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It was the lived experience of millions of Sikhs. I would venture that Arjan Singh was a more articulate, sophisticated and adventurous person than someone like you who gets triggered at any mention o

Here you go with you colonial era shyte. 

Thank you for rationalising and explaining in a far better way Daily's view than possibly he could have done and especially without the use of the derogatory 'pendu' and 'illiterate' pejoratives. Tryi

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Jewish opression lasted the span of wwII, the opression of Jews goes back to babylon and continues to this day. This is why you can't emulate jewish people or israel. They're imperials in Jacobite clothing. You have to re assess everything about them from the point of view of them being a very prominent, not entirely liked, community within the world wide white supremacy network, with ties back to the original invasion. They know a lot about Jews, they've been persecuting them for thousands of years. If they can extinct the real Jews then they think they inherit Jacobs gifts from Issac back as well as keep Essaus. 

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14 hours ago, proactive said:

Thank you for rationalising and explaining in a far better way Daily's view than possibly he could have done and especially without the use of the derogatory 'pendu' and 'illiterate' pejoratives. Trying to judge the actions of those especially those separated from us by by over a 100 years without understanding the factors at play in the lives of those people is not very fair. This is especially true of Daily as he has virtually no understanding of rural Punjab even today when he could easily get on an aeroplane and go there is under 9 hours so expecting him to understand rural Punjab of 100 years ago would be a big stretch. 

Let's accept Daily's characterisation of those Sikhs of 100 years ago as 'pendus' 'illiterate' and even 'slaves' as he never tires of describing them. Let's instead look at your own people, the Irish. One could excuse the 200,000 Irish men and women who fought in the first world war for the British as enslaved people forced by their circumstances to join and fight in the army of their colonial masters. But what would then explain the over 70,000 Irish men and women from the Irish republic who fought for the British in WW2? This far surpassed the 35,000 volunteers from 'loyalist'  Northern Ireland. While Punjab during both world wars was under British colonial control, the Irish republic was free from the 1920s so why would the Irish fight for their former colonial masters especially as there was an Irish army available for them to join or even opportunities to migrate to America or Canada at that time if the main reason for joining the British army was just economic reasons. Similar to the way that these Sikhs joined the army in the first and second world wars, these youths had a sense of adventure, they wanted to see the world, they wanted to improve the economic circumstances of their families.

The difference between the Irish and Sikhs was that while the Irish were never a minority in Ireland, the Sikhs were a small minority in Punjab and as such they had to compete with the two other communities i for government jobs and allocation of educational institutions in their areas. As a small minority the Sikhs had to punch above their weight otherwise they would be subsumed by the other two communities. Part of the punching above their weight had to do with providing recruits in number far greater than their population warranted.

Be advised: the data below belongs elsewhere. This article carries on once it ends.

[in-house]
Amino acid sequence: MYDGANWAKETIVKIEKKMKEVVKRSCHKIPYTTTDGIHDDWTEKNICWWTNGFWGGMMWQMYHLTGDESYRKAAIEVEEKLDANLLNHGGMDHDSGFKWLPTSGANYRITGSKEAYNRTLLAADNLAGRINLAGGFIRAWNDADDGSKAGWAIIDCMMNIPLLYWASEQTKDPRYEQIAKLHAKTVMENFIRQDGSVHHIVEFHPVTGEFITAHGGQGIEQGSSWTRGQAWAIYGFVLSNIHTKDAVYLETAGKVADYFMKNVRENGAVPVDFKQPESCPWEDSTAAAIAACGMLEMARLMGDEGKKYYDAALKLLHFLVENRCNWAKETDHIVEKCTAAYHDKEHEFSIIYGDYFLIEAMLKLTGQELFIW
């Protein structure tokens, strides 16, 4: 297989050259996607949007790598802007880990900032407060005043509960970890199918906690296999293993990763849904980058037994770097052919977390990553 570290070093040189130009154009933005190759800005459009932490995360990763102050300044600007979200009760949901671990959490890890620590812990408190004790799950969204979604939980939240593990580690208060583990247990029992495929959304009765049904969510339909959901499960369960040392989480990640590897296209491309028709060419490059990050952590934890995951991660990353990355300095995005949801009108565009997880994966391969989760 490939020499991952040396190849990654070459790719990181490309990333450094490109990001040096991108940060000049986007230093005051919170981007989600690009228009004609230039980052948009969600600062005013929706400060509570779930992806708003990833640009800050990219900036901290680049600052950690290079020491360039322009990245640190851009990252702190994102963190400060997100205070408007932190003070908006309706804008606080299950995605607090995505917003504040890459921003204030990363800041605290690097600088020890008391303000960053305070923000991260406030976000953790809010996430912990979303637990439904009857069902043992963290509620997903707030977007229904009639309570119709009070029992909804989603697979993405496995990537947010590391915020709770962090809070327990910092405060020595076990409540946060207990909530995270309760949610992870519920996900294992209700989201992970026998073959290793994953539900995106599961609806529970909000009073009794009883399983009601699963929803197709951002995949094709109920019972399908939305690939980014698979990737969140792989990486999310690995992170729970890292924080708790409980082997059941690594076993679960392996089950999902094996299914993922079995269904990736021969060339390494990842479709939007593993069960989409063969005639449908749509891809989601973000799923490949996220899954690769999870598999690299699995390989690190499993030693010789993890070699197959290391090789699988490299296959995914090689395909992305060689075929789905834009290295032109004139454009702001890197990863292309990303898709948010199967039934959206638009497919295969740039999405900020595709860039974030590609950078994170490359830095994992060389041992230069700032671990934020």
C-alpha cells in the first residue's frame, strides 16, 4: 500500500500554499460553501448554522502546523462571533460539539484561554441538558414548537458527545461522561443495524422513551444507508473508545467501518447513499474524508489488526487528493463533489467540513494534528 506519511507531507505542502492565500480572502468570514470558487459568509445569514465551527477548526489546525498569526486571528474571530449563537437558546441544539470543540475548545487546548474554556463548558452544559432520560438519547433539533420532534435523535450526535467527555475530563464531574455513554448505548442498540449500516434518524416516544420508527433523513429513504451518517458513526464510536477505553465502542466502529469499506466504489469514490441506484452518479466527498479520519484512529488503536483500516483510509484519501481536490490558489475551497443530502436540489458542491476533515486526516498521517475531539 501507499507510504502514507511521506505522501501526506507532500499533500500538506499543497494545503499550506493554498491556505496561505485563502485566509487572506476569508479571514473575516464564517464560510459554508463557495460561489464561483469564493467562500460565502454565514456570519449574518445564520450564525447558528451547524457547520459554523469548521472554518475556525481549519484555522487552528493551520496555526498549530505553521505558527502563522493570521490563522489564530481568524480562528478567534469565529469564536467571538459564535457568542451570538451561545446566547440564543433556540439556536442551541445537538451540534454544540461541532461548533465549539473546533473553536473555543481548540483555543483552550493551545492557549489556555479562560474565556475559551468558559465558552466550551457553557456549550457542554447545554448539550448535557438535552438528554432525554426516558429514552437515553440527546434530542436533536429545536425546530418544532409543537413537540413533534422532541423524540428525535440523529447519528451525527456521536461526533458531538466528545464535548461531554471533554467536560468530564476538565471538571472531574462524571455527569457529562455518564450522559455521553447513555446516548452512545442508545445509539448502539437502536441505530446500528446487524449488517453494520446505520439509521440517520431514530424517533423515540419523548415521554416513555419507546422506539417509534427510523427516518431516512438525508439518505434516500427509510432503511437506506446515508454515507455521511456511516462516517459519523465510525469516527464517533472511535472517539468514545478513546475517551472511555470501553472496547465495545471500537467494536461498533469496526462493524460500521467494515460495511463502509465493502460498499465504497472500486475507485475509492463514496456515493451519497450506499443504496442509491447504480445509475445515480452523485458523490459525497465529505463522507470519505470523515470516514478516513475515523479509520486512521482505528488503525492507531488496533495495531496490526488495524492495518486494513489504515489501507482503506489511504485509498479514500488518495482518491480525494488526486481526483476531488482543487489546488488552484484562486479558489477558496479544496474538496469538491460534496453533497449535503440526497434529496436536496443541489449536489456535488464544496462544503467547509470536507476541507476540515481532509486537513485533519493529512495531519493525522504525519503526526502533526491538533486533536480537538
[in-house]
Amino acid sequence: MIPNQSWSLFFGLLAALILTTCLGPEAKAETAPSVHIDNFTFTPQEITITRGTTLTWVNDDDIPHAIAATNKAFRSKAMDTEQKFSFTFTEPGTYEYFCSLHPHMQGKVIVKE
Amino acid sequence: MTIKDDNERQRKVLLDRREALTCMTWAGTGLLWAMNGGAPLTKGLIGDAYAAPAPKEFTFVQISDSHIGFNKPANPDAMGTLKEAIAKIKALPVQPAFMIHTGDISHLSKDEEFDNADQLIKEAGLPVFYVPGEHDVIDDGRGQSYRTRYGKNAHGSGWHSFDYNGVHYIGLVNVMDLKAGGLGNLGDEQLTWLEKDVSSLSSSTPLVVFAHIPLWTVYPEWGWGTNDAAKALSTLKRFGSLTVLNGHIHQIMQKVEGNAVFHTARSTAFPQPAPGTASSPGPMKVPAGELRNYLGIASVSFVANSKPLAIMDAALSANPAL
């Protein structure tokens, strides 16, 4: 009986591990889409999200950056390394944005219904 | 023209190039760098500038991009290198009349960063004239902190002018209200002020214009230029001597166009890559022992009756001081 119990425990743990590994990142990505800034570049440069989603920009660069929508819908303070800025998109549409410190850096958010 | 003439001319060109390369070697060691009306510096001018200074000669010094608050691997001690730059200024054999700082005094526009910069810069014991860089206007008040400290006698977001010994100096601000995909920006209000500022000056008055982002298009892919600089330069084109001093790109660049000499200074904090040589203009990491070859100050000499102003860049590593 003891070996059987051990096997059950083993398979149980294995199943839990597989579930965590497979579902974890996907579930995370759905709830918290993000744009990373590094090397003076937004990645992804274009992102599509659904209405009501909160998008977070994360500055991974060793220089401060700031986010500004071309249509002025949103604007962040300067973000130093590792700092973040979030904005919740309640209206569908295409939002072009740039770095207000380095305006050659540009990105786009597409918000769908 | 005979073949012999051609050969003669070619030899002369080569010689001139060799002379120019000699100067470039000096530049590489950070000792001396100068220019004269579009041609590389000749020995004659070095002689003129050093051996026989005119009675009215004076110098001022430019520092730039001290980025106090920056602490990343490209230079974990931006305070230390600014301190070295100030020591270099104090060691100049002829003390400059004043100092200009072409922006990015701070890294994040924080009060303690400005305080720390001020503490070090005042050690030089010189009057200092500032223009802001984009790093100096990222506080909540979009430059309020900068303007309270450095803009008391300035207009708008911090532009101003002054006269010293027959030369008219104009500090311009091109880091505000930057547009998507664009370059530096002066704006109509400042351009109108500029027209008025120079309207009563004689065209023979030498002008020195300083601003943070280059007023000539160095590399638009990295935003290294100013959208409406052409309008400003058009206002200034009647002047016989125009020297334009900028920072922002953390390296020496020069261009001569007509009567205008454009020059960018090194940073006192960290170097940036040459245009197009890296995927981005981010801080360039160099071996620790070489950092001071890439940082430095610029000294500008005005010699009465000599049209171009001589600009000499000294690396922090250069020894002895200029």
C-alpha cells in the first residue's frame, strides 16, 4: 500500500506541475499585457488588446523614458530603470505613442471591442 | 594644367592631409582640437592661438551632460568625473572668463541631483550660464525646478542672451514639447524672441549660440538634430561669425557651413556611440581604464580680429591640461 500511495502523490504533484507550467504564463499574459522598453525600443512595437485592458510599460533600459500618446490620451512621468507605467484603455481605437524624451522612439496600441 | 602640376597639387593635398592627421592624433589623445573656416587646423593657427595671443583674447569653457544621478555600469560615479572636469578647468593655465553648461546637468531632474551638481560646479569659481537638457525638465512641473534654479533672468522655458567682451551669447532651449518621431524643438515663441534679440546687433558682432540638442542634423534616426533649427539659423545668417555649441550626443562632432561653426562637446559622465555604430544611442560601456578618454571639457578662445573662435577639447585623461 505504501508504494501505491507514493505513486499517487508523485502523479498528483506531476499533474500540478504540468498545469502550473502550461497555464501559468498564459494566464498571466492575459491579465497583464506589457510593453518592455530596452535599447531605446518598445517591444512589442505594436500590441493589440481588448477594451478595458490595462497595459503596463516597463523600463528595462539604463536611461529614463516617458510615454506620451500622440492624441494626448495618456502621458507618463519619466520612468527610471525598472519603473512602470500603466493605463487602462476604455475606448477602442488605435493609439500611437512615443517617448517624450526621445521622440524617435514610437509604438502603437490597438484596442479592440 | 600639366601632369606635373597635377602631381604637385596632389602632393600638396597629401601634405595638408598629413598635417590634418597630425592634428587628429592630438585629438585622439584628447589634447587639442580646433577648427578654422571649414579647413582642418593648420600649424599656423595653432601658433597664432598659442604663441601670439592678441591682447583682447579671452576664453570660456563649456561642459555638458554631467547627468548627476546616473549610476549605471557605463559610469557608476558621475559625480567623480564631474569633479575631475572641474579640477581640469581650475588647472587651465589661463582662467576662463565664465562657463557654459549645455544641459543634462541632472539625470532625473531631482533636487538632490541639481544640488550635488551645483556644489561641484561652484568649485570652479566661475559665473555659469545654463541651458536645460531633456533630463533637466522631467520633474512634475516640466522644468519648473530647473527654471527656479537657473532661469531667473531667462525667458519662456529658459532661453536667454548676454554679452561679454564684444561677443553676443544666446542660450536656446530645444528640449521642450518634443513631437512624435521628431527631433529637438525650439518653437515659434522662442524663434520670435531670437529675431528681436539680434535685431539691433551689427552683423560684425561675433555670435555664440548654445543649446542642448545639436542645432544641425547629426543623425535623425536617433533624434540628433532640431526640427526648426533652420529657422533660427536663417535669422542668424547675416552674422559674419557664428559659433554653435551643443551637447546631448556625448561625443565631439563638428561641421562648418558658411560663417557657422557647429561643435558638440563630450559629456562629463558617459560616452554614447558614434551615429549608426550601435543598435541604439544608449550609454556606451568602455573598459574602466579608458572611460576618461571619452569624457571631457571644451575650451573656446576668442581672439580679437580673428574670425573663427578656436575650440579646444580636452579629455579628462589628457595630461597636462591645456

Let's cut to the chase. 'Sikhs' fighting for other people's wars, for their own pockets. Who didn't have the foresight or vision (or intelligence?) to grasp what was brewing under their nose, in their own 'beloved' homeland, that led to the greatest holocaust of Sikhs to date (as well as mass rapes and kidnappings). 

Bravo. Let's have more of these types of mercenary 'soldiers', who protect foreigners better than their own. Maybe next time they could do even better and have a million of us killed/raped? 

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On 3/21/2022 at 5:17 AM, proactive said:

Thank you for rationalising and explaining in a far better way Daily's view than possibly he could have done and especially without the use of the derogatory 'pendu' and 'illiterate' pejoratives. Trying to judge the actions of those especially those separated from us by by over a 100 years without understanding the factors at play in the lives of those people is not very fair. This is especially true of Daily as he has virtually no understanding of rural Punjab even today when he could easily get on an aeroplane and go there is under 9 hours so expecting him to understand rural Punjab of 100 years ago would be a big stretch. 

Let's accept Daily's characterisation of those Sikhs of 100 years ago as 'pendus' 'illiterate' and even 'slaves' as he never tires of describing them. Let's instead look at your own people, the Irish. One could excuse the 200,000 Irish men and women who fought in the first world war for the British as enslaved people forced by their circumstances to join and fight in the army of their colonial masters. But what would then explain the over 70,000 Irish men and women from the Irish republic who fought for the British in WW2? This far surpassed the 35,000 volunteers from 'loyalist'  Northern Ireland. While Punjab during both world wars was under British colonial control, the Irish republic was free from the 1920s so why would the Irish fight for their former colonial masters especially as there was an Irish army available for them to join or even opportunities to migrate to America or Canada at that time if the main reason for joining the British army was just economic reasons. Similar to the way that these Sikhs joined the army in the first and second world wars, these youths had a sense of adventure, they wanted to see the world, they wanted to improve the economic circumstances of their families.